In the hockey world, there are few things more important than chemistry – a team that is close-knit with players that come together quickly, on and off the
ice, for a common cause often finds success.
But what about the staff, the group that makes things run behind the scenes, and behind the bench?
Six years after a quartet of Windsor Spitfires – Ryan Ellis, Taylor Hall, Adam Henrique, and Greg Nemisz – helped Canada’s National Junior Team to silver
at the 2010 IIHF World Junior Championship, another Spitfires contingent is representing the red and white.
Assistant coach Trevor Letowski, team physician Dr. Roy Diklich and therapist Joey Garland have all taken time away from the Spitfires to join Team Canada
at the 2016 world juniors.
“Every time you get to represent your country and be a part of something special like this, you jump at that chance no matter if you have a club player or
not.” says Letowski, who was a late addition to the Canadian coaching staff; he stepped in in October when Martin Raymond had to give up his spot.
Although it is the first time all three have taken part in an international competition together, they are certainly no strangers to the Hockey Canada
family, and the IIHF World Junior Championship.
Letowski found success on the ice, winning gold with Canada at the 1997 world juniors, Diklich was the team doctor at the 2003 tournament in Halifax, N.S.,
and Garland is back for the second time in three years after working with Team Canada in 2014.
And while they’ve all momentarily left behind a Windsor team that currently leads the West Division of the Ontario Hockey League, all three agree that it’s
always worth it to get experience on the international stage while gathering memories to last a lifetime.
“As a doctor, I always appreciate the relationships I develop with the players, the coaches and the Hockey Canada personnel that are with me,” says Diklich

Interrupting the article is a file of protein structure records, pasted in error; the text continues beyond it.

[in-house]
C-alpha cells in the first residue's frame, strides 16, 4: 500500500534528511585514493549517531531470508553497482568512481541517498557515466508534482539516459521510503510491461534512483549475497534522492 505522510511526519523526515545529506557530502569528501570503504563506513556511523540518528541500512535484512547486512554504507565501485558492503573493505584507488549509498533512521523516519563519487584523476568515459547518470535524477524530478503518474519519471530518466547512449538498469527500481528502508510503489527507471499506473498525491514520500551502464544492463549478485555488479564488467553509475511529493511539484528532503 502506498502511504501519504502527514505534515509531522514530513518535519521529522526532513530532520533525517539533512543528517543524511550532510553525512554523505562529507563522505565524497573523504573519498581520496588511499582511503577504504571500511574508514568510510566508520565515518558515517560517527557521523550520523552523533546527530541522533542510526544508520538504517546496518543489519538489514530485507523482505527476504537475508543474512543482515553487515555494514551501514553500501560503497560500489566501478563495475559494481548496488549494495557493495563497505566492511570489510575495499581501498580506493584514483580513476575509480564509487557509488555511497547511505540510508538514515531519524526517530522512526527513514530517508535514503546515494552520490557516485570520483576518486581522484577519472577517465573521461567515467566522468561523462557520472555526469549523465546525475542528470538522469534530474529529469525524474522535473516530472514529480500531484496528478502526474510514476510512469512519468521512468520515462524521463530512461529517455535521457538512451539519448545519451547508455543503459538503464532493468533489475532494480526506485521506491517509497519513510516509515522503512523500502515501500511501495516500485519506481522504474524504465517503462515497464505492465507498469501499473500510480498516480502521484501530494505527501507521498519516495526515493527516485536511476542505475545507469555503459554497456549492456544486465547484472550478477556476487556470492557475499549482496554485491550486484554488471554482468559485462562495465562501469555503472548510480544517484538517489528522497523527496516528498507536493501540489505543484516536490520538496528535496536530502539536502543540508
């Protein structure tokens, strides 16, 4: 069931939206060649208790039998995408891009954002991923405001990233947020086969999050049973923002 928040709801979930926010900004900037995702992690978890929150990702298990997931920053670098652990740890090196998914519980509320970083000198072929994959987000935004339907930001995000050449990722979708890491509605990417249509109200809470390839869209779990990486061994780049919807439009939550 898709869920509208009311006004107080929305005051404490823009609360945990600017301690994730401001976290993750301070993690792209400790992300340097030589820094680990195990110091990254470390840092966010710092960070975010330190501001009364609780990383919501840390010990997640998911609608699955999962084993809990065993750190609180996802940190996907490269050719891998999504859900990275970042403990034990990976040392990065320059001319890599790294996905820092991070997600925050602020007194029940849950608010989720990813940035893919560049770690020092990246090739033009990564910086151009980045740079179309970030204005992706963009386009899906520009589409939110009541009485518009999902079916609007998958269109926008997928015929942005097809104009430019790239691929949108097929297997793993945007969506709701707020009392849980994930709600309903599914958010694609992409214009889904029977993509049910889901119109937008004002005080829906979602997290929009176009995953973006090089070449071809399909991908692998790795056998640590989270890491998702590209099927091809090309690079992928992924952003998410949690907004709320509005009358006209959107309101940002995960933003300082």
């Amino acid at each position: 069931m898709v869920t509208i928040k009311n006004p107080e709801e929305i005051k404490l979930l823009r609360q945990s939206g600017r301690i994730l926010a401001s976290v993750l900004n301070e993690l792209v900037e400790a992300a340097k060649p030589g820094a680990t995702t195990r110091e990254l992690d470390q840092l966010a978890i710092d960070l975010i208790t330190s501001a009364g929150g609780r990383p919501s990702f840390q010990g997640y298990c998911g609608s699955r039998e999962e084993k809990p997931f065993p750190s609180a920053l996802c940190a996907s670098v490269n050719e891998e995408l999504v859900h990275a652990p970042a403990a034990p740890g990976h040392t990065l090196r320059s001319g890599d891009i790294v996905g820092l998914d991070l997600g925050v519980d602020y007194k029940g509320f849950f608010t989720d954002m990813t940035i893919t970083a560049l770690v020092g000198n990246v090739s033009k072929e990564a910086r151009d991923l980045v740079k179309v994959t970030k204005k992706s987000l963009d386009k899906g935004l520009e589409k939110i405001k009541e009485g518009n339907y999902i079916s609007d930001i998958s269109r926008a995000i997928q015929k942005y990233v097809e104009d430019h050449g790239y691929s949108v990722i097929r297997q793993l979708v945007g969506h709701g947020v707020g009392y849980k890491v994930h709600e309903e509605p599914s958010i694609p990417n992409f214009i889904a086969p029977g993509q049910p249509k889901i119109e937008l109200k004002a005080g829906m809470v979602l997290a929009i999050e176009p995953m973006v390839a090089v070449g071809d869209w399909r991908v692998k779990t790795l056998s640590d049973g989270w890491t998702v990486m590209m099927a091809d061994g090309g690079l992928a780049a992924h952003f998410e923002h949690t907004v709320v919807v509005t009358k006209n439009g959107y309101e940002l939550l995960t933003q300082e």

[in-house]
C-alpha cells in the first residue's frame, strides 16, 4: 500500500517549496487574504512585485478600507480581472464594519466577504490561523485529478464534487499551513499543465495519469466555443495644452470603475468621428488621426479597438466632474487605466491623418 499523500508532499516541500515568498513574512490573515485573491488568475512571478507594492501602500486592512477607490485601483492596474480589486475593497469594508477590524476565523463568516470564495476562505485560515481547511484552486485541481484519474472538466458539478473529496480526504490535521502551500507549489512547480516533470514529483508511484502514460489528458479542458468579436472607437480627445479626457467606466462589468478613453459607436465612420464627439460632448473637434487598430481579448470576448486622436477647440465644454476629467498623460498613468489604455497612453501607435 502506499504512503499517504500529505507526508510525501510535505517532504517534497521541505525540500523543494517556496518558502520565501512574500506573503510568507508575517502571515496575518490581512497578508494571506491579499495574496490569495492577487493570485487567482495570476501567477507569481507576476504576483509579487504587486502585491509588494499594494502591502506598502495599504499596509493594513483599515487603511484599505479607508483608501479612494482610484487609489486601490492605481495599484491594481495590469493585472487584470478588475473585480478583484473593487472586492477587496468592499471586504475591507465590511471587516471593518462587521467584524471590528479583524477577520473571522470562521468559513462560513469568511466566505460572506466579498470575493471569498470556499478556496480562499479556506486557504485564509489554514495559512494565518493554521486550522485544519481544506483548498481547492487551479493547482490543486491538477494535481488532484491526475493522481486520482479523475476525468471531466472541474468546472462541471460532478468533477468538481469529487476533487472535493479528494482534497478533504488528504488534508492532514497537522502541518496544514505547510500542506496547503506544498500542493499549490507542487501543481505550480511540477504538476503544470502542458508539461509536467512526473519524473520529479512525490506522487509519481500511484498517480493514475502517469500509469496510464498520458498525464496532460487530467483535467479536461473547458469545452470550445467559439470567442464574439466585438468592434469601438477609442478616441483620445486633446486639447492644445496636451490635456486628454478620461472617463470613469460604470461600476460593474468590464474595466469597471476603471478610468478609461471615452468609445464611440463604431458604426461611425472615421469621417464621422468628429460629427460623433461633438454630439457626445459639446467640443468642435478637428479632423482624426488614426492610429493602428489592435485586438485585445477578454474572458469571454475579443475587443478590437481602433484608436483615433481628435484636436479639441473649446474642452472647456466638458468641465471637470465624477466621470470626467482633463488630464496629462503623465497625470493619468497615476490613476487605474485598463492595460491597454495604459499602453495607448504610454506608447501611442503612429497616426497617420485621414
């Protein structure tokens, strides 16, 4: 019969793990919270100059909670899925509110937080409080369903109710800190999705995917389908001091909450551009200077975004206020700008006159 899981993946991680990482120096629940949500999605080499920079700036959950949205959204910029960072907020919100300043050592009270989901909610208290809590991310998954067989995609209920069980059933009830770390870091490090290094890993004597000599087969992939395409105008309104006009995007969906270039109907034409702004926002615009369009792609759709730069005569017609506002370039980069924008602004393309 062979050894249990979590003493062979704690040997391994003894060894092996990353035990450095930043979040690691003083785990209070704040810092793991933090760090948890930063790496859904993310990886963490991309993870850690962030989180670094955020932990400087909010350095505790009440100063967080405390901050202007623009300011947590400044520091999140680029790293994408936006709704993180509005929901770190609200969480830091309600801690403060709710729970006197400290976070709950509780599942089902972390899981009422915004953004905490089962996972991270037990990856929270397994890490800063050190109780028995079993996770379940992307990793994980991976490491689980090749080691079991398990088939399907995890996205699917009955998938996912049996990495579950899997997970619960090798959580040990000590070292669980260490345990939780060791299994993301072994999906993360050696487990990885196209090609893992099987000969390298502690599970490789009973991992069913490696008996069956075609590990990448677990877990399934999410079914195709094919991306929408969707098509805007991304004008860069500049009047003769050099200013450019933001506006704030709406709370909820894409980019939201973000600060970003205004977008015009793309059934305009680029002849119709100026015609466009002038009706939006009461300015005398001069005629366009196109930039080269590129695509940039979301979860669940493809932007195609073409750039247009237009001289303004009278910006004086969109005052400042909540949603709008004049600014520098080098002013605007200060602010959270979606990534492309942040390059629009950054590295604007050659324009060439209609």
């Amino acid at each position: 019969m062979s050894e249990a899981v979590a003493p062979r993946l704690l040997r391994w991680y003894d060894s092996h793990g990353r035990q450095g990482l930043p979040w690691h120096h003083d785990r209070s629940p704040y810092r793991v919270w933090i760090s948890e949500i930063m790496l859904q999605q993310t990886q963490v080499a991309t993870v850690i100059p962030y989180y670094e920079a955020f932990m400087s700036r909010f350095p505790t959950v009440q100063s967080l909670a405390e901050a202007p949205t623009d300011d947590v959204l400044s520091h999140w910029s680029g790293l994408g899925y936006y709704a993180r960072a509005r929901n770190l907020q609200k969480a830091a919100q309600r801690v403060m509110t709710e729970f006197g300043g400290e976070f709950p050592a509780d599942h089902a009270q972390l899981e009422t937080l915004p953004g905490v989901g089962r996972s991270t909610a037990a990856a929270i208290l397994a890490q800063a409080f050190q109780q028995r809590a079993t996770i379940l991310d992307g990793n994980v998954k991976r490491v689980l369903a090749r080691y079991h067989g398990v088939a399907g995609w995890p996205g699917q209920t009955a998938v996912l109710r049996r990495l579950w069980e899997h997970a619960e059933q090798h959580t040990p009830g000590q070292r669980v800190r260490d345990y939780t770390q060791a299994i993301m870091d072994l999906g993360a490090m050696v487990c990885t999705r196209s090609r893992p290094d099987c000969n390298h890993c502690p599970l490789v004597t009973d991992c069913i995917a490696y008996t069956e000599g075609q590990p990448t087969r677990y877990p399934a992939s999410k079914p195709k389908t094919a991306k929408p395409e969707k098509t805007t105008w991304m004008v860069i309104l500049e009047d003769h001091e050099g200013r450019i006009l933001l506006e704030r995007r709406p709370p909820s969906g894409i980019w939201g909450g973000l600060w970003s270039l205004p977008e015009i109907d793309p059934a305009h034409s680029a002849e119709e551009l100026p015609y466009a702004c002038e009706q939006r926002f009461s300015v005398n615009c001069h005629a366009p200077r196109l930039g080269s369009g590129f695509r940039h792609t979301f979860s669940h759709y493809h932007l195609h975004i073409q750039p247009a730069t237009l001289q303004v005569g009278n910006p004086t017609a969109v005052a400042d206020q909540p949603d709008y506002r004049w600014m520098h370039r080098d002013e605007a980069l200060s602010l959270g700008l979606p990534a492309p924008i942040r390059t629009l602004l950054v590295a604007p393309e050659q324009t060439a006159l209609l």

of his past world juniors experience. “It’s mainly those relationships that stand out the most for me.”
For Garland, his previous didn’t end with a medal as for his colleagues – Canada finished fourth in 2014 – but it left him in awe because of the support
Canada received overseas in Malmö, Sweden,.
“It felt like we were in downtown Toronto,” he remembers. “We were walking around and seeing so many Canadian jerseys, it was absolutely mesmerizing and an
Apart from the opportunity to share this edition of the tournament with his Spitfires co-workers, Garland will also have his wife and parents join him in
Helsinki, making his time away from home that much more special.
“Having them here to experience it all with me is massive. I grew up at home watching the tournament every year, so knowing they’re here in the stands
living it with me is truly awesome.”
But while both Diklich and Garland agree that not much has changed in their duties over the years, the same cannot be said for Letowski, who went from
being on the bench in 1997 to behind it in 2016.
Despite playing more than 600 NHL games with Phoenix, Vancouver, Columbus and Carolina between 1999 and 2008, Letowski remembers his IIHF World Junior
Championship as if it happened yesterday.
“It’s the one memory that sticks out to me as a player,” he says. “It’s the only time I ever won a major championship and for it to be a gold medal for
your country, and with that group of guys, it’s something I’ve never forgotten.”
While being an assistant coach doesn’t change the pressure and the excitement of representing your country on the biggest stage in junior hockey, Letowski
says the major difference comes not on the ice, but in the way the tournament is covered, particularly through social media.
“People can follow along non-stop and no matter where they are these days,” he says. “Other than that, not a lot has changed among the core of the event
and its core values.”
So while the Windsor trio won’t be making an impact on the ice, they each bring something crucial to the success of Team Canada – behind the bench, in the
dressing room or on the physiotherapy table.
Three men with different roles, from one team, looking to contribute to one common goal: making golden memories.